Pet Schizophrenia D2 Occupancy

Healthy volunteer

High D2 receptor availability : no occupancy

Clozapine treated patient with schizophrenia

Medium D2 receptor availability : medium (~60%) occupancy

Typical antipsychotic-treated patient with schizophrenia

Low D2 receptor availability = high (80%+) occupancy

Figure 4.2 Three single photon emission tomography (SPET), scans of striatal D2 and D2-like receptor availability at the level of the basal ganglia. In the scan on the left from a healthy volunteer there is no receptor occupancy and therefore 100% receptor availability for the binding of the D2 receptor tracer [123I]IBZM. The scan on the right is from a patient with schizophrenia receiving a typical antipsychotic. The bright areas from the left hand scan indicating high receptor density are not evident on the right-hand scan as the antipsychotic is occupying the majority of the receptors and preventing the tracer from binding. Unfortunately despite this high level of occupancy this patient has failed to respond to treatment. The central scan is from a patient receiving clozapine, although the striatum are not as 'bright' as in the healthy volunteer they are visible. This scan indicates intermediate occupancy of the receptors by clozapine. Importantly the patient with the intermediate occupancy has responded to treatment. Studies such as this one, when performed in larger groups, indicate that the simple dopamine hypothesis suggested by the data in Figure 4.1 needed refining. Figure reproduced with permission from Pilowsky LS, Costa DC, Ell PJ, et al. Clozapine, single photon emission tomography, and the D2 dopamine receptor blockade hypothesis of schizophrenia. Lancet 1992;340:199-202

another showing no change5. Although the majority of subsequent studies with PET or SPET have found no significant difference in striatal D2 receptor density between controls and patients with schizophrenia, in a recent meta-analysis of studies carried out between 1986 and 1997, a small but significant elevation of D2 receptors was noted in patients with schizophrenia5. However, the variability of D2 receptor density is high both in controls and patients with schizophrenia, and it has been argued that the small magnitude of the effect (approximately a 12% increase), and the possibility that any change reflects alteration in the baseline synaptic dopamine, means that there are no real functional differences in the density of striatal D2 receptors in schizophrenia (reviewed in reference 5).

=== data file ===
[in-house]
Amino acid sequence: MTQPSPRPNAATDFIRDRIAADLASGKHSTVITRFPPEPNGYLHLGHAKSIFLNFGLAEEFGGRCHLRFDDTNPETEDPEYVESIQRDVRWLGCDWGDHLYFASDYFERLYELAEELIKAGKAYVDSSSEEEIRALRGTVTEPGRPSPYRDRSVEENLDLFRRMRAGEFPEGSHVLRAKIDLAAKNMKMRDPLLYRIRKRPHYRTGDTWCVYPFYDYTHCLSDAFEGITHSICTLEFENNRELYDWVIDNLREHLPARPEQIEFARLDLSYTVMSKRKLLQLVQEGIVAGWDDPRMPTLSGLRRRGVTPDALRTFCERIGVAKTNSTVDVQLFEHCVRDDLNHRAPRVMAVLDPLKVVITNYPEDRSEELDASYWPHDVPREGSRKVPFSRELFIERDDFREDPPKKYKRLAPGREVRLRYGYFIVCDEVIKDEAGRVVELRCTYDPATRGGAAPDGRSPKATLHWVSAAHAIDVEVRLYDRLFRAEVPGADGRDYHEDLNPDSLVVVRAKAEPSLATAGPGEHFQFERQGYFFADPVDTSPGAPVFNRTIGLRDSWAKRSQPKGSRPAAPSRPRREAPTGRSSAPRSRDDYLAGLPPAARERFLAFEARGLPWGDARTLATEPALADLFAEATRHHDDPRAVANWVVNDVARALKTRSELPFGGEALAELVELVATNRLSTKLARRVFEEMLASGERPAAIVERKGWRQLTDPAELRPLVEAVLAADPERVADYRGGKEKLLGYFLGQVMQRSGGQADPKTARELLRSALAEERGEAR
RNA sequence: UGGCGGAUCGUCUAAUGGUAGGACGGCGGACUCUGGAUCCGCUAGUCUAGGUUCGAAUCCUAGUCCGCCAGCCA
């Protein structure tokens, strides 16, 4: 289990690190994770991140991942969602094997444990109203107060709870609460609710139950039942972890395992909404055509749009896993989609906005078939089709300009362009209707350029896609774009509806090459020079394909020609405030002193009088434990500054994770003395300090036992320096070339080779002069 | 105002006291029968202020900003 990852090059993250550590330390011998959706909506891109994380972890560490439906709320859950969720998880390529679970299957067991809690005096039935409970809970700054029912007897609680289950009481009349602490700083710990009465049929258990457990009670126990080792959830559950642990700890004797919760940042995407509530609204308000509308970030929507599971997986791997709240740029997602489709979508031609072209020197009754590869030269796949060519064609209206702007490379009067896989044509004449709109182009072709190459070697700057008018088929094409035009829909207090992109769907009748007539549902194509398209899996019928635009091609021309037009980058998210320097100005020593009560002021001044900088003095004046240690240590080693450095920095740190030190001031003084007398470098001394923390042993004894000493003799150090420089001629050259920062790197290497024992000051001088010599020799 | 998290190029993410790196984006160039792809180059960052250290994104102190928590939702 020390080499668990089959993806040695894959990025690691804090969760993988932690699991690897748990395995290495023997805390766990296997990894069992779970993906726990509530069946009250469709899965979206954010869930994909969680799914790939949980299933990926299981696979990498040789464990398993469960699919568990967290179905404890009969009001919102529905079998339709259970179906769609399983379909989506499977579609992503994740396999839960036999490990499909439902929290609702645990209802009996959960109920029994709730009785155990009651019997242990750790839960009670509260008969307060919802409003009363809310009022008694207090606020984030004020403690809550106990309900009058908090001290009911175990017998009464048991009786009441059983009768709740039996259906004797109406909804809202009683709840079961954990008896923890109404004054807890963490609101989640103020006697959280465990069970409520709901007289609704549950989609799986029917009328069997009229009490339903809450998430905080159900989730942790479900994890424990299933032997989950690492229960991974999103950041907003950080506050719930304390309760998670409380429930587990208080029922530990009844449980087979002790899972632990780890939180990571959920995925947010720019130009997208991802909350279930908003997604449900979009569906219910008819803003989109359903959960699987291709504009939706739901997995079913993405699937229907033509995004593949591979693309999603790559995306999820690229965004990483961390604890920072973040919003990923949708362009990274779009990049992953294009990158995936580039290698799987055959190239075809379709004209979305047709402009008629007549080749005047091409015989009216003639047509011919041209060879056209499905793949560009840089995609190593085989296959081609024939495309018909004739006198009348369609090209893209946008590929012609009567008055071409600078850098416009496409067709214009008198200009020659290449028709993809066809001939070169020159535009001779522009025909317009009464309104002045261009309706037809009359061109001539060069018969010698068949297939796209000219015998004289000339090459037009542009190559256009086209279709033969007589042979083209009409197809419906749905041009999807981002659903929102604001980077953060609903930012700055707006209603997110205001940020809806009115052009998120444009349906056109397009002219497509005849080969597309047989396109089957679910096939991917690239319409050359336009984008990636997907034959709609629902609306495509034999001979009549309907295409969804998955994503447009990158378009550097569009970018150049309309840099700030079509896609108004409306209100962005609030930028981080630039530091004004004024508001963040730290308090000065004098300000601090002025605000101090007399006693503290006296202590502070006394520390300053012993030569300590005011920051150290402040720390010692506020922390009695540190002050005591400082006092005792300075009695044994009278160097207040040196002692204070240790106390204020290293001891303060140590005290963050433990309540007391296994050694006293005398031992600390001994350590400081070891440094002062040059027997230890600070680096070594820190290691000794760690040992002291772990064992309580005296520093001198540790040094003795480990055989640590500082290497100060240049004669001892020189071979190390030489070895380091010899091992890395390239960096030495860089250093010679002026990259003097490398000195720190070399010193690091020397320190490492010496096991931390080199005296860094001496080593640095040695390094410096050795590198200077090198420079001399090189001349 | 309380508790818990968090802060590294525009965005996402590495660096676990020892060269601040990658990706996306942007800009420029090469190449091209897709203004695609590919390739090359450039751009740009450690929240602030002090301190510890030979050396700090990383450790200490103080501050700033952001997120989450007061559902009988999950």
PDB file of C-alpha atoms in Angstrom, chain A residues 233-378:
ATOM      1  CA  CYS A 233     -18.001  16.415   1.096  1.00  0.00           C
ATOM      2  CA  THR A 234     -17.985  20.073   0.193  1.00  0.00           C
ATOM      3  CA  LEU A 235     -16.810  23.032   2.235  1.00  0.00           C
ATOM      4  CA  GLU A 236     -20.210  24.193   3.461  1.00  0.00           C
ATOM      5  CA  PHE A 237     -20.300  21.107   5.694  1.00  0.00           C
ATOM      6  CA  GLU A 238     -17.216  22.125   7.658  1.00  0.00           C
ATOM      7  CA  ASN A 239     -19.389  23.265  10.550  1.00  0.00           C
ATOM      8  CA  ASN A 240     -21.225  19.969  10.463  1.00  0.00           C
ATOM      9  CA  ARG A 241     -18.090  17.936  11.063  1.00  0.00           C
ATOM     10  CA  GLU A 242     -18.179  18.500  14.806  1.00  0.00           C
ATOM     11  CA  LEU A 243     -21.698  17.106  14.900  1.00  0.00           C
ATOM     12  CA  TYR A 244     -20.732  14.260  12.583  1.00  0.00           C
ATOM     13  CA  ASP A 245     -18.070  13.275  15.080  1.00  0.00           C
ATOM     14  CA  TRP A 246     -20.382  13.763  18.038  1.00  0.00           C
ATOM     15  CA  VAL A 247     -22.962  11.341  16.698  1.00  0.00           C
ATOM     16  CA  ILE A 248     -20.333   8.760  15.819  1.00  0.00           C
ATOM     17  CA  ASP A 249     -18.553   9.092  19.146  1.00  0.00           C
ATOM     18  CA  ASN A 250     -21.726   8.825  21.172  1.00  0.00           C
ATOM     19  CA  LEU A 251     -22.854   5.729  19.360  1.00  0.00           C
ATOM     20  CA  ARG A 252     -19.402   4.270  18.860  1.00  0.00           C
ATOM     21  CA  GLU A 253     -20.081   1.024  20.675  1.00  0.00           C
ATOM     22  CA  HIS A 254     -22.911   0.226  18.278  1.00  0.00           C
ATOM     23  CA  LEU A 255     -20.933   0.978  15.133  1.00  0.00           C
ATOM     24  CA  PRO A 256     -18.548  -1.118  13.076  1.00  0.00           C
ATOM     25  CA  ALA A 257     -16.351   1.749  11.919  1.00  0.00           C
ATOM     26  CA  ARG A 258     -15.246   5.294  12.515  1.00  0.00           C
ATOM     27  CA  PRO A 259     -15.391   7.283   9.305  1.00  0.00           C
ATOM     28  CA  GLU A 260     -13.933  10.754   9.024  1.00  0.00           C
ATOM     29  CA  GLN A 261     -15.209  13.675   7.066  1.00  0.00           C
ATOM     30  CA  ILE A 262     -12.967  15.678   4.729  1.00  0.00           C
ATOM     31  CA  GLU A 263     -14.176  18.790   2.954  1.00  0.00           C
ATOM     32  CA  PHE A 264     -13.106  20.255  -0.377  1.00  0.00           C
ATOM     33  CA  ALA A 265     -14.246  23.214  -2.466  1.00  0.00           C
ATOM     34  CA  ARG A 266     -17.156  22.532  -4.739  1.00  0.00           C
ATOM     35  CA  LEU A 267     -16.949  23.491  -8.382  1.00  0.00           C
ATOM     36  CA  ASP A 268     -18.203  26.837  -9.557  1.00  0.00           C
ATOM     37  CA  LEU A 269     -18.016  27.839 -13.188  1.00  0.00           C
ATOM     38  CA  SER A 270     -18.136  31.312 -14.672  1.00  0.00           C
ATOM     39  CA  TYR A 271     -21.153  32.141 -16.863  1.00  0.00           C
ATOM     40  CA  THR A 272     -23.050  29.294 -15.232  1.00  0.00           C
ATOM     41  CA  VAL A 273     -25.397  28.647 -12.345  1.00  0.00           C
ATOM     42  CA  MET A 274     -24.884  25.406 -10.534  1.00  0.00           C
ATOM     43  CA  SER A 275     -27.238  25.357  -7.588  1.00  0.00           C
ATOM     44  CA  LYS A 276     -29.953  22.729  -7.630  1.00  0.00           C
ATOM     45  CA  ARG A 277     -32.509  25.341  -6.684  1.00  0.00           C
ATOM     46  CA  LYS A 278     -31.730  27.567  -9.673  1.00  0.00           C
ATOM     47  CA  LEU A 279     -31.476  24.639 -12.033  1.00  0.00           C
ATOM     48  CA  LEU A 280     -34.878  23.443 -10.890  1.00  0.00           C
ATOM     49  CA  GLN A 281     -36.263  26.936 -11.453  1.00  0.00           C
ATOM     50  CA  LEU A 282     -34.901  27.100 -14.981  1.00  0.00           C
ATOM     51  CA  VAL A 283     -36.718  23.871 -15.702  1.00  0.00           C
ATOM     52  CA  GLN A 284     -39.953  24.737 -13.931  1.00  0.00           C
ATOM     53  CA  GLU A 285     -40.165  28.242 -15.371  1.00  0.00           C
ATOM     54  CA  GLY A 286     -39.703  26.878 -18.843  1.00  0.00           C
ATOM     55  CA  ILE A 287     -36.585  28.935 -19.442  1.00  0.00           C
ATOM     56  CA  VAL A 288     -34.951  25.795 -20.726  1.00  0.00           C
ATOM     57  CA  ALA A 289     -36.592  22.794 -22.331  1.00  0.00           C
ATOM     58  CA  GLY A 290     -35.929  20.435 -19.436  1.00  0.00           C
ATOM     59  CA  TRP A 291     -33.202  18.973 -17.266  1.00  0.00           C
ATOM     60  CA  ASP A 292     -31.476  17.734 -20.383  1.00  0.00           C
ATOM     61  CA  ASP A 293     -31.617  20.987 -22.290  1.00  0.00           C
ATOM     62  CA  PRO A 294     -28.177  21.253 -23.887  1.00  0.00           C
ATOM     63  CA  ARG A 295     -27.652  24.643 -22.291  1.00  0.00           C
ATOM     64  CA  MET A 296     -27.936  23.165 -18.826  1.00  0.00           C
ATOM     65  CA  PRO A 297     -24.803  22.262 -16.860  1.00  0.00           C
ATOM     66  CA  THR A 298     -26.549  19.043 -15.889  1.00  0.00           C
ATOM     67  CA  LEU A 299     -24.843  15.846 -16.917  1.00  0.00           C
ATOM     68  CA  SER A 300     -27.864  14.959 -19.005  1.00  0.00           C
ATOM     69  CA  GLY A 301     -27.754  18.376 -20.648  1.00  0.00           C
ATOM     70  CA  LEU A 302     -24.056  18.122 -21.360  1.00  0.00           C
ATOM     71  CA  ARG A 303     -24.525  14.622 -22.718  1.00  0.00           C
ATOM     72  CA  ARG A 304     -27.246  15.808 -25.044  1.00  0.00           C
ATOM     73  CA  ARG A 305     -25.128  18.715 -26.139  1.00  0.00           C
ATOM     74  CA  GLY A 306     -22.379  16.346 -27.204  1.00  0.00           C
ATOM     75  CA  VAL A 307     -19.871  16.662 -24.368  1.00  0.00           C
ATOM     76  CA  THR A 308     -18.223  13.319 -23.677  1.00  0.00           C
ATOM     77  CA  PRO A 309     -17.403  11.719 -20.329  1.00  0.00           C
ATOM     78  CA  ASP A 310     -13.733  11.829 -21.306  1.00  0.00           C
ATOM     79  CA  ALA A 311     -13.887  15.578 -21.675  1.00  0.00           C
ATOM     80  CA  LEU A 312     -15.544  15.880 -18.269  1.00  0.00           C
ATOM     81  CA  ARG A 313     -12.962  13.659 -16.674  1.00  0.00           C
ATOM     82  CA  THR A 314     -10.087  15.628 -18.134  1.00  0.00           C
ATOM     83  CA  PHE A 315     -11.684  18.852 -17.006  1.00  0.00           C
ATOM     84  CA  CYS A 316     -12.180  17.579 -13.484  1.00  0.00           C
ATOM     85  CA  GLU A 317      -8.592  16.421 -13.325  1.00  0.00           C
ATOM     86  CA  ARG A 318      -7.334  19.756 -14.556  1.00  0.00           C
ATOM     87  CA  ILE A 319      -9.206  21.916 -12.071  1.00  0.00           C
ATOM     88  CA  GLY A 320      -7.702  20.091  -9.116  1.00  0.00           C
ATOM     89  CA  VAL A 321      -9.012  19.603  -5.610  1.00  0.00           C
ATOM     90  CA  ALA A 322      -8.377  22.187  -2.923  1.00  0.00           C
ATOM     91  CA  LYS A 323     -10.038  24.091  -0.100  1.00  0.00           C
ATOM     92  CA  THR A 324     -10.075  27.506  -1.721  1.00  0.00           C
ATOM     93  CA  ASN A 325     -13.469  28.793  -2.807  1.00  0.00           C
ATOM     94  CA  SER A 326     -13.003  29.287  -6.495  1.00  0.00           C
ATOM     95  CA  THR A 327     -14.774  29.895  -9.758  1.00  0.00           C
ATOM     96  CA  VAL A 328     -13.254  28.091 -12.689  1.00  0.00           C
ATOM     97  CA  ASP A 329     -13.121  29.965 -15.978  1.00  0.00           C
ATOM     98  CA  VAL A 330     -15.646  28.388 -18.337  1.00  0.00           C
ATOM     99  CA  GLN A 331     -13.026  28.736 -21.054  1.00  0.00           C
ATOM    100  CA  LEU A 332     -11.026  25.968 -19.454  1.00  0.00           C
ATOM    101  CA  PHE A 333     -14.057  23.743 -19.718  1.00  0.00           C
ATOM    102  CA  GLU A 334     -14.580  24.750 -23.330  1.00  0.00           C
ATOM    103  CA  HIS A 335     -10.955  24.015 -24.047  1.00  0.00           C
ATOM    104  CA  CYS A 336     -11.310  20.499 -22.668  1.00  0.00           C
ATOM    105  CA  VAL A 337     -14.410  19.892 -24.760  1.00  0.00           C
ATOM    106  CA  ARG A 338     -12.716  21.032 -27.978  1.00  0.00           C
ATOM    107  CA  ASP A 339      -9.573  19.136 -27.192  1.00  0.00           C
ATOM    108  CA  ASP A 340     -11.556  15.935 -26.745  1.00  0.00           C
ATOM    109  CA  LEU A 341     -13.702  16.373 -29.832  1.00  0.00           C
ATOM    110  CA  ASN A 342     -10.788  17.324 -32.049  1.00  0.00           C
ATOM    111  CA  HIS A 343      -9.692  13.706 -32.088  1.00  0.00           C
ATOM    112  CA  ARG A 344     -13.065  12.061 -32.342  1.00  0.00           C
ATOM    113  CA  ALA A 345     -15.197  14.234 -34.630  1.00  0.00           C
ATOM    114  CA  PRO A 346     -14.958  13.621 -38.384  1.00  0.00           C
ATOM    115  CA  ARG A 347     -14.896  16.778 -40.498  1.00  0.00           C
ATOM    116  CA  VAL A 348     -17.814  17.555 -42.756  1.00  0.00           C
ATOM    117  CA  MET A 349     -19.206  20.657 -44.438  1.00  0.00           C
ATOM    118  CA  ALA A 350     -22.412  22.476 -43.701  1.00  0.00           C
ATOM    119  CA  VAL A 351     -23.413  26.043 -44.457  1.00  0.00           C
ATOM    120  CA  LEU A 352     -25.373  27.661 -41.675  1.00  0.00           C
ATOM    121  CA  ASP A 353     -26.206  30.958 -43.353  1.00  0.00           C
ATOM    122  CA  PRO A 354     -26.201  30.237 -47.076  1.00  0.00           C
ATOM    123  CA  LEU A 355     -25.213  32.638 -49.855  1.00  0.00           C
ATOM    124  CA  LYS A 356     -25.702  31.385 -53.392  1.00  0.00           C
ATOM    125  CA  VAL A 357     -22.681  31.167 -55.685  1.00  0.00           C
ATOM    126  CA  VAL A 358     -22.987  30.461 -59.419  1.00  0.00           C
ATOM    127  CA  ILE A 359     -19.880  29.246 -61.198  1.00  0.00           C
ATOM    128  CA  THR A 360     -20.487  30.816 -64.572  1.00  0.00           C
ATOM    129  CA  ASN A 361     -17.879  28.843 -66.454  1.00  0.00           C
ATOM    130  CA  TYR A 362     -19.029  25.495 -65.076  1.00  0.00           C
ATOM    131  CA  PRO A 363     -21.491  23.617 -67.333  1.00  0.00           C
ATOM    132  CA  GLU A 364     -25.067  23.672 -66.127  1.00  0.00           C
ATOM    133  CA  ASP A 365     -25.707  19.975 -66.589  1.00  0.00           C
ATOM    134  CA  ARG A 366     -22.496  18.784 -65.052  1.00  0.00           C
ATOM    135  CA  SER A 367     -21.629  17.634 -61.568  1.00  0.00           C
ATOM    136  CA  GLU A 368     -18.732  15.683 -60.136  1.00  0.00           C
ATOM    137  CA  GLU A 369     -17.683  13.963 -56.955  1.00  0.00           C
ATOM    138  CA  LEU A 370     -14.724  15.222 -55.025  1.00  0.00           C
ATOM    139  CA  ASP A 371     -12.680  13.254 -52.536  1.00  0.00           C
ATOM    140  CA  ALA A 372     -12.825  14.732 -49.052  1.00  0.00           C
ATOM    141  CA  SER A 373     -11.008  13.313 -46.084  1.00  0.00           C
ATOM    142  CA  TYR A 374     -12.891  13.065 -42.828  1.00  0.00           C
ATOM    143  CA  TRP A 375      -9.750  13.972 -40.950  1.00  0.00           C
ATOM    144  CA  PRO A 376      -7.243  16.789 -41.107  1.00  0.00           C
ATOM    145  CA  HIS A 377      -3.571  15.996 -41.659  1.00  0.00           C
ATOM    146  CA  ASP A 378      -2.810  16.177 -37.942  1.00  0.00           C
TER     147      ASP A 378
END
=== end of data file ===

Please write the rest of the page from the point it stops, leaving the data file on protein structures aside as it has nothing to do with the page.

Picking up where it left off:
Despite these equivocal findings in drug-naive patients, emission tomography has reinforced the accepted theory that antipsychotic efficacy is related to D2, with 65% blockade a putative threshold for antipsychotic response6. Nonetheless, the situation appears very complex in that non-responders to antipsychotics still show high levels of striatal D2 blockade7,8. Furthermore, the highly effective atypical antipsychotic clozapine produces far less striatal D2 blockade than typical antipsychotics7-9, often below the putative 65% threshold (Figure 4.2). These findings have yet to be fully explained.

Extrapyramidal side-effects (EPS) have also been studied and a threshold of 80% D2 occupancy has been repeatedly shown to be necessary to produce EPS6 (Figure 4.3). It may be that high levels of 5-HT2A receptor blockade, as seen with

Pet Scan Antipsychotic

Figure 4.3 Illustration of the relationship between clinical effectiveness, extrapyramidal side-effects (EPS) and D2 receptor occupancy. With the exception of clozapine-induced D2 occupancy, below 60% striatal D2 occupancy produced by an antipsychotic medication is likely to be associated with treatment non-response, whilst occupancies above 80% are likely to be associated with a high risk of EPS. Once a patient is receiving a dose of an antipsychotic likely to be producing an occupancy between 60% and 80% there is little to be gained, in terms of treatment response, by increasing the dose of the antipsychotic further as the patient will almost certainly develop EPS. Figure after references 6, 7 and 51

Figure 4.3 Illustration of the relationship between clinical effectiveness, extrapyramidal side-effects (EPS) and D2 receptor occupancy. With the exception of clozapine-induced D2 occupancy, below 60% striatal D2 occupancy produced by an antipsychotic medication is likely to be associated with treatment non-response, whilst occupancies above 80% are likely to be associated with a high risk of EPS. Once a patient is receiving a dose of an antipsychotic likely to be producing an occupancy between 60% and 80% there is little to be gained, in terms of treatment response, by increasing the dose of the antipsychotic further as the patient will almost certainly develop EPS. Figure after references 6, 7 and 51

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